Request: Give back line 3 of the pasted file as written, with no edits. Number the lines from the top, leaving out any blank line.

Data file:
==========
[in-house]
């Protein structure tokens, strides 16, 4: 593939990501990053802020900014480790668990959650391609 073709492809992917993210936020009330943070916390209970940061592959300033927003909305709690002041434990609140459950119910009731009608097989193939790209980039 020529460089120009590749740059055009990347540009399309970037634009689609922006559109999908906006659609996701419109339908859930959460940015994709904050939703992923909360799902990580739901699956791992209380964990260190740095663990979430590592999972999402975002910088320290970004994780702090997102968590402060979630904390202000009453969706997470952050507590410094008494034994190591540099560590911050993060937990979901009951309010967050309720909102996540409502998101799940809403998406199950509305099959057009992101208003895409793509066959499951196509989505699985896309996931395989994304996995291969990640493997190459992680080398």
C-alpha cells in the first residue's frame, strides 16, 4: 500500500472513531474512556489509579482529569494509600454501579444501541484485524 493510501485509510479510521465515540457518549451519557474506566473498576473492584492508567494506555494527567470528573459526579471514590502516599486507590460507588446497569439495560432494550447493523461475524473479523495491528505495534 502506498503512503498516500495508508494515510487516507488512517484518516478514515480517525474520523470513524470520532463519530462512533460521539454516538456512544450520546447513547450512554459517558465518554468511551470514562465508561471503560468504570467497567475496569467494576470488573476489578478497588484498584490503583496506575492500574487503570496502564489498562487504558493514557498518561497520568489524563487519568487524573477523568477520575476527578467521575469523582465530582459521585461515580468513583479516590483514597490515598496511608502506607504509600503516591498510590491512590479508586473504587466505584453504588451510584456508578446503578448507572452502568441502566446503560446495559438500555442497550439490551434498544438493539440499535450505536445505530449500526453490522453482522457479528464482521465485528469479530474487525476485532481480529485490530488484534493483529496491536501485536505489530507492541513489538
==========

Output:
C-alpha cells in the first residue's frame, strides 16, 4: 500500500472513531474512556489509579482529569494509600454501579444501541484485524 493510501485509510479510521465515540457518549451519557474506566473498576473492584492508567494506555494527567470528573459526579471514590502516599486507590460507588446497569439495560432494550447493523461475524473479523495491528505495534 502506498503512503498516500495508508494515510487516507488512517484518516478514515480517525474520523470513524470520532463519530462512533460521539454516538456512544450520546447513547450512554459517558465518554468511551470514562465508561471503560468504570467497567475496569467494576470488573476489578478497588484498584490503583496506575492500574487503570496502564489498562487504558493514557498518561497520568489524563487519568487524573477523568477520575476527578467521575469523582465530582459521585461515580468513583479516590483514597490515598496511608502506607504509600503516591498510590491512590479508586473504587466505584453504588451510584456508578446503578448507572452502568441502566446503560446495559438500555442497550439490551434498544438493539440499535450505536445505530449500526453490522453482522457479528464482521465485528469479530474487525476485532481480529485490530488484534493483529496491536501485536505489530507492541513489538